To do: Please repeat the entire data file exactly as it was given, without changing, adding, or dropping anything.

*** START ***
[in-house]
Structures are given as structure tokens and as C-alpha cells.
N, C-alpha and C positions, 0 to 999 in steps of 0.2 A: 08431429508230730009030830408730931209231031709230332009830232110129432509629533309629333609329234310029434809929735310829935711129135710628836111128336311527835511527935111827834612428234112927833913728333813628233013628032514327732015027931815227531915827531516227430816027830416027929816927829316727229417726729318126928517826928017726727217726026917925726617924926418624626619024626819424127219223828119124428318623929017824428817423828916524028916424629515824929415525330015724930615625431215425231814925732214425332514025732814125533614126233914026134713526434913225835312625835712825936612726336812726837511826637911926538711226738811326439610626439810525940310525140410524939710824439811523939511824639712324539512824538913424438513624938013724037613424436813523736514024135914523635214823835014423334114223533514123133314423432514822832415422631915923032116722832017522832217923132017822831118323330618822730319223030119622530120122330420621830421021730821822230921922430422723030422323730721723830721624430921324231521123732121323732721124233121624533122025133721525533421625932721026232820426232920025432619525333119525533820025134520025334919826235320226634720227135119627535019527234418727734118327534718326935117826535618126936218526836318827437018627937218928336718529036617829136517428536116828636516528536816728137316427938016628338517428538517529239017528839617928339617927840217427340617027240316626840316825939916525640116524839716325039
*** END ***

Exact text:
[in-house]
Structures are given as structure tokens and as C-alpha cells.
N, C-alpha and C positions, 0 to 999 in steps of 0.2 A: 08431429508230730009030830408730931209231031709230332009830232110129432509629533309629333609329234310029434809929735310829935711129135710628836111128336311527835511527935111827834612428234112927833913728333813628233013628032514327732015027931815227531915827531516227430816027830416027929816927829316727229417726729318126928517826928017726727217726026917925726617924926418624626619024626819424127219223828119124428318623929017824428817423828916524028916424629515824929415525330015724930615625431215425231814925732214425332514025732814125533614126233914026134713526434913225835312625835712825936612726336812726837511826637911926538711226738811326439610626439810525940310525140410524939710824439811523939511824639712324539512824538913424438513624938013724037613424436813523736514024135914523635214823835014423334114223533514123133314423432514822832415422631915923032116722832017522832217923132017822831118323330618822730319223030119622530120122330420621830421021730821822230921922430422723030422323730721723830721624430921324231521123732121323732721124233121624533122025133721525533421625932721026232820426232920025432619525333119525533820025134520025334919826235320226634720227135119627535019527234418727734118327534718326935117826535618126936218526836318827437018627937218928336718529036617829136517428536116828636516528536816728137316427938016628338517428538517529239017528839617928339617927840217427340617027240316626840316825939916525640116524839716325039